Congress Must Take This Critical Step to Protect Immigrant Survivors

A “Caravan of Love” march in support of immigrants and refugees in Minneapolis on Feb. 11, 2017. (Fibonacci Blue / Flickr)

For immigrant survivors of domestic violence, sexual assault, trafficking and other gender-based violence, access to economic resources and healthcare are critical to finding pathways to safety and security. 

Yet, U.S. immigration and welfare policies have limited access to the public safety net for many lawfully present immigrants for over two decades, including an arbitrary five-year waiting period—often referred to as the “five-year bar”—for some programs that delays crucial access to life-saving benefits and services for immigrant communities. 

Congress now has the opportunity to remedy these harms and take a critical step towards protecting immigrant survivors. Congress must pass the LIFT the BAR Act, H.R. 5227, introduced by Rep. Pramila Jayapal (D-Wash.) and other co-sponsors. 

The LIFT the BAR Act restores access to federal assistance programs like Medicaid, Children’s Health Insurance Program (CHIP) and Supplemental Nutrition Assistance Program (SNAP), by removing the five-year bar and other barriers that deny critical care and aid to people who are lawfully present. This includes people with “green cards,” Deferred Action for Childhood Arrivals (DACA), crime victims, COFA migrants, child maltreatment victims and orphans who hold Special Immigrant Juvenile Status (SIJS) and other noncitizens residing lawfully in the United States. 

While Congress has enacted important protections for immigrant survivors in the Violence Against Women Act (VAWA), the Victims and Trafficking Protection Act (VTPA) and other laws, immigration-related restrictions on safety-net benefits have not followed, threatening the safety, autonomy and well-being of immigrant survivors and their families.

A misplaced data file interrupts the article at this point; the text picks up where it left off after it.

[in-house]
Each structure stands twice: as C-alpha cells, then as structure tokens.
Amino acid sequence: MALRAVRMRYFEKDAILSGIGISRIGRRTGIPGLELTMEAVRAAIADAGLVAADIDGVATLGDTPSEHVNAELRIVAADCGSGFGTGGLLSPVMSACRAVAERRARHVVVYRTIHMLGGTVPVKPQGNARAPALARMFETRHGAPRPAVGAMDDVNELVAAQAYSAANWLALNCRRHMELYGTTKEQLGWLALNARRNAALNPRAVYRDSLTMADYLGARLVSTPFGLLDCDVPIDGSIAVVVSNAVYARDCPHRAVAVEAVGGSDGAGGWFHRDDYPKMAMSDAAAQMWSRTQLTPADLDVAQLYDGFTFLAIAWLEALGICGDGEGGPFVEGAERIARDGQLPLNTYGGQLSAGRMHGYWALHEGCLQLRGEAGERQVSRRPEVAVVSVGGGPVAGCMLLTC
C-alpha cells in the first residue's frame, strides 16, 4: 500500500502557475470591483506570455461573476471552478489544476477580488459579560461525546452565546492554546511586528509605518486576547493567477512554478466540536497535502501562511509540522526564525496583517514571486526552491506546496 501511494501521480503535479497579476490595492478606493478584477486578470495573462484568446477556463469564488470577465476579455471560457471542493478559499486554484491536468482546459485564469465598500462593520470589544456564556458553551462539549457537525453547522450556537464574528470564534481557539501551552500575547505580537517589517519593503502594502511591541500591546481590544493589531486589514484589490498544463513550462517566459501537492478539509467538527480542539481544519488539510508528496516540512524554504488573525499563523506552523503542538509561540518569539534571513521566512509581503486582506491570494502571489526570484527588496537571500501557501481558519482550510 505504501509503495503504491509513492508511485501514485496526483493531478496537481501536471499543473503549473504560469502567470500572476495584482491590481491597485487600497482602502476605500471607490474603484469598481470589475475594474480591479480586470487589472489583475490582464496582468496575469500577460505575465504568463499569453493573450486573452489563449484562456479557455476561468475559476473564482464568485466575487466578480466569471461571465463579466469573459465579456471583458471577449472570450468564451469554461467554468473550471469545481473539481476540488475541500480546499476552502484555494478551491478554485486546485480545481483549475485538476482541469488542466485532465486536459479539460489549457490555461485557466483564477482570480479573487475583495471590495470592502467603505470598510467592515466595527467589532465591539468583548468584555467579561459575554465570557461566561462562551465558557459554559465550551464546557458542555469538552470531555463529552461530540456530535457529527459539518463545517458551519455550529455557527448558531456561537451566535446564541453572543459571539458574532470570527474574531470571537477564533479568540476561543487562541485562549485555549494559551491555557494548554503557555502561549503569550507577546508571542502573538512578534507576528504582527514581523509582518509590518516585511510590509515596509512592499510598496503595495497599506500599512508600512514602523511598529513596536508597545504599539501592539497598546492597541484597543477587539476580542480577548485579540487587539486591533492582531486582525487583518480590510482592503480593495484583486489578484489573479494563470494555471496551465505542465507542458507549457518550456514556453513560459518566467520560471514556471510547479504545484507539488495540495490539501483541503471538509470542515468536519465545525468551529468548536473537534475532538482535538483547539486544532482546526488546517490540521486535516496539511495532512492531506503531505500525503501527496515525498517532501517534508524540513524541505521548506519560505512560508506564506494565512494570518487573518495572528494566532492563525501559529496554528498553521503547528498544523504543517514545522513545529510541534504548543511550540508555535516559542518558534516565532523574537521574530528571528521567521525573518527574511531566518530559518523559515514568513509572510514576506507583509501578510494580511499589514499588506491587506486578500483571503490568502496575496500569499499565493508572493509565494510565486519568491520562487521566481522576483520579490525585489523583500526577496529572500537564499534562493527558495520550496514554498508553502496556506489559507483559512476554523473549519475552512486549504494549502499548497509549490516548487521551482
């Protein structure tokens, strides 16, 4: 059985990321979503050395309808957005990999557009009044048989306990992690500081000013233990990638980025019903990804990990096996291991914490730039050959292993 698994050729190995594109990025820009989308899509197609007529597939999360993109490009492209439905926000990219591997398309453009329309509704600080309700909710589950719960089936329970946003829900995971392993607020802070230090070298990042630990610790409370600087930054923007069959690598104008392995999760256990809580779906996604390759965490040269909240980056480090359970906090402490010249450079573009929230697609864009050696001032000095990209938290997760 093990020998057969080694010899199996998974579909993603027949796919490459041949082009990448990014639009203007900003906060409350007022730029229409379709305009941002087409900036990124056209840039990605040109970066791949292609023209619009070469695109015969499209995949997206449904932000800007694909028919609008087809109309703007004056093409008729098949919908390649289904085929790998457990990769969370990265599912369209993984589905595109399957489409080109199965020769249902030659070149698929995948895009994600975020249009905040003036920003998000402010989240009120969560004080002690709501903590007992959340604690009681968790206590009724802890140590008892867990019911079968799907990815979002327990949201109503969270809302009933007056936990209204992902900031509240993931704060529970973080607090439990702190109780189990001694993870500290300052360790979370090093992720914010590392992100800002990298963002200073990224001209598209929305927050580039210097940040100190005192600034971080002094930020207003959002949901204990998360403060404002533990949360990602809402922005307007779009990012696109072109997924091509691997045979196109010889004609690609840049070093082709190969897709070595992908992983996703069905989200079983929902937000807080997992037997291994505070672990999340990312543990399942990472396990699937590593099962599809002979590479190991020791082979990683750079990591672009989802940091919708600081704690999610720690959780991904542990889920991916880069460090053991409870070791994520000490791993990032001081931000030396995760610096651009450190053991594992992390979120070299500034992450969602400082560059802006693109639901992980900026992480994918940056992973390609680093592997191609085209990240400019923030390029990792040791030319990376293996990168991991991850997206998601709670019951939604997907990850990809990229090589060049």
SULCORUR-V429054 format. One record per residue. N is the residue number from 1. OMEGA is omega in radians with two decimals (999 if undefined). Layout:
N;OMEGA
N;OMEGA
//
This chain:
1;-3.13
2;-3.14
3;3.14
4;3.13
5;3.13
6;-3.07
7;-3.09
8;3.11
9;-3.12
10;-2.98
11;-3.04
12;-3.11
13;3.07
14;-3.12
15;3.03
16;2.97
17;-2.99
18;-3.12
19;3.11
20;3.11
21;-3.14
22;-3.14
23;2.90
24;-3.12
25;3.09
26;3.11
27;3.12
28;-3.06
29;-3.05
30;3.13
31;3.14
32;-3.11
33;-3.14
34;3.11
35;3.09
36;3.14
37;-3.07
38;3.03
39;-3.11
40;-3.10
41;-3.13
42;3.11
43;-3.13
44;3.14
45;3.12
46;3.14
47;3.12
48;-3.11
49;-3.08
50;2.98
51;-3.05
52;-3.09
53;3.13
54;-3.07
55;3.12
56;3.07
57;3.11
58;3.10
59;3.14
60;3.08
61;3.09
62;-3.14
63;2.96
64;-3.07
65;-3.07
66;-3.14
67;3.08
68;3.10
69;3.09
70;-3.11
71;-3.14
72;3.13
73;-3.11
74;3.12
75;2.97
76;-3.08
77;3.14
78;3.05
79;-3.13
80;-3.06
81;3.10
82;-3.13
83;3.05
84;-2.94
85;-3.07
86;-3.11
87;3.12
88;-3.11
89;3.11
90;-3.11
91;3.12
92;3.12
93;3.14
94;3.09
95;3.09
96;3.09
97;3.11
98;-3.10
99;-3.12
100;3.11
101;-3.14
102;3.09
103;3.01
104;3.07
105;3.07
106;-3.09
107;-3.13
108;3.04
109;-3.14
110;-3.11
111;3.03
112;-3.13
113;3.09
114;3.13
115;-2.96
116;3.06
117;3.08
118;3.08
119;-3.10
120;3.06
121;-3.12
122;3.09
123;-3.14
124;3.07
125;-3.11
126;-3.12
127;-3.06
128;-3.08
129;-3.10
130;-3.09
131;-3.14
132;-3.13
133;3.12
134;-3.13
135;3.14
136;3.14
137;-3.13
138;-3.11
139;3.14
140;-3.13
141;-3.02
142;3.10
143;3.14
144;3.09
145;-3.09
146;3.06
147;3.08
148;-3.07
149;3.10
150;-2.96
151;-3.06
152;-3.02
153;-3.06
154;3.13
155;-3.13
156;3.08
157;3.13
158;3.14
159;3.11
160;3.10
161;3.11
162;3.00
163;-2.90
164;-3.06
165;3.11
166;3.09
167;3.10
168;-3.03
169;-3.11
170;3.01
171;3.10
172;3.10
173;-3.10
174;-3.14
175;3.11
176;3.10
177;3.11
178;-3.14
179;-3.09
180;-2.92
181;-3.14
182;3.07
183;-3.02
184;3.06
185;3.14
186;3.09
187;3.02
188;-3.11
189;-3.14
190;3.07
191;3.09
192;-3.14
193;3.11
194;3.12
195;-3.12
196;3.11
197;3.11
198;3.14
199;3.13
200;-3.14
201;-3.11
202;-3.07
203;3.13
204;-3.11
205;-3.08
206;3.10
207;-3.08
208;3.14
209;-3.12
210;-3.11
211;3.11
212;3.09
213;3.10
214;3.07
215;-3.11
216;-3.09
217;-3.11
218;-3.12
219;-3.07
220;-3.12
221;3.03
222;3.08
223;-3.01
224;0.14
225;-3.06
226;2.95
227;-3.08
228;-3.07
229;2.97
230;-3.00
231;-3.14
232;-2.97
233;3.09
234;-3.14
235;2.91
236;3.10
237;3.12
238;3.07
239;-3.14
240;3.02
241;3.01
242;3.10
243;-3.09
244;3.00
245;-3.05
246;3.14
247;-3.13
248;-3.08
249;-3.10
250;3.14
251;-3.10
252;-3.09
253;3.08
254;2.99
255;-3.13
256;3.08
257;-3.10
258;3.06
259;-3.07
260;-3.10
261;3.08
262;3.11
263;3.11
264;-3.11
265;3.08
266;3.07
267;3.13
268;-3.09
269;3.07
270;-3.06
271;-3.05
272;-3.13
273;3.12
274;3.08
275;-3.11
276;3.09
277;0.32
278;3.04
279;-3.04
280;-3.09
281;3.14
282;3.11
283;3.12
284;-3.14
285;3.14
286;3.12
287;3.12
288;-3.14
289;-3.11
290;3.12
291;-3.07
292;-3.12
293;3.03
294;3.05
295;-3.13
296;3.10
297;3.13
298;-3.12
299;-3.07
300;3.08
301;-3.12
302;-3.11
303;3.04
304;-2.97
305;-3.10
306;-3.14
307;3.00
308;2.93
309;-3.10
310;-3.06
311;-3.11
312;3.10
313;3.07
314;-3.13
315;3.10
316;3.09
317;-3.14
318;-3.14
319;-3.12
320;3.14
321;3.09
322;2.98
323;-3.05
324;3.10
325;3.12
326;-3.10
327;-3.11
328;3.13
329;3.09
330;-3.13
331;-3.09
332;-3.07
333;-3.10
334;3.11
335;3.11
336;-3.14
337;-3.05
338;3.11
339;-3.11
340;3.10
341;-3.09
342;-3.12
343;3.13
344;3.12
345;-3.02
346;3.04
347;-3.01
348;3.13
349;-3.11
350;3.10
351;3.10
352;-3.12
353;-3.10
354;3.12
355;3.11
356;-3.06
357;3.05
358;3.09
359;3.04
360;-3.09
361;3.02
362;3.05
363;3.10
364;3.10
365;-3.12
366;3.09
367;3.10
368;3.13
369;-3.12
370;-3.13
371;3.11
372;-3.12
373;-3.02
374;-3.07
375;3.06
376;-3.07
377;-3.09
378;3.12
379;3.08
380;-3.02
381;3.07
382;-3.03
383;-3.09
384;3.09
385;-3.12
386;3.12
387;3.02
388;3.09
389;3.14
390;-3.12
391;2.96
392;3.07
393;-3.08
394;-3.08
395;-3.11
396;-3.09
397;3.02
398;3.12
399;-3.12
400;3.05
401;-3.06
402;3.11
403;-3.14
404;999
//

Without access to economic and health benefits, immigrant survivors are often forced to rely on abusive family members or exploitative employers to meet their basic needs. Many survivors face abusive partners who actively prevent or sabotage them from obtaining economic independence as a means of power and control. 

Strengthening economic support for families is one of the strategies highlighted by the CDC for preventing and reducing the harm of intimate partner violence.

Access to public benefits can make the difference between a survivor being able to escape and overcome violence and exploitation, or facing continued abuse and trauma. In fact, in one survey, two-thirds of survivors said that they stayed longer than they wanted or returned to an abusive relationship because of financial concerns, such as not being able to pay bills, afford rent or mortgage or feed their family.

When survivors can access basic needs for themselves and their children, they avoid being forced back into abusive or unsafe situations, destitution or homelessness. With more economic stability, survivors can build back and recover from the pain and trauma of violence. In fact, strengthening economic support for families is one of the strategies highlighted by the CDC for preventing and reducing the harm of intimate partner violence.

The impacts of restrictions on benefits for immigrant survivors and their children have long-term implications for the health and wellbeing of our communities at large. The ongoing COVID-19 pandemic has posed additional challenges for survivors’ safety, while also disproportionately impacting immigrants, who have been on the frontlines of the crisis. 23 million immigrants make up one in five individuals in the essential workforce. 

Immigrants are also significantly more likely to be uninsured, impacting their ability to seek healthcare during a public health crisis. In 2019, among the non-elderly population, one-quarter of lawfully present immigrants were uninsured, and of income-eligible immigrants excluded from Medicaid, 13 percent are “green card” holders.

Proudly endorsed by dozens of local, state and national organizations, the LIFT the BAR Act is a critical step forward in ensuring that immigrant communities and immigrant survivors of gender-based violence have access to the economic resources and healthcare they need to live safely and thrive. 

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Michele Ko (she/her) is a policy associate at the Asian Pacific Institute on Gender-Based Violence (API-GBV) where she supports policy/advocacy efforts for the AANHPI community, and an MPH student at UC Berkeley’s School of Public Health.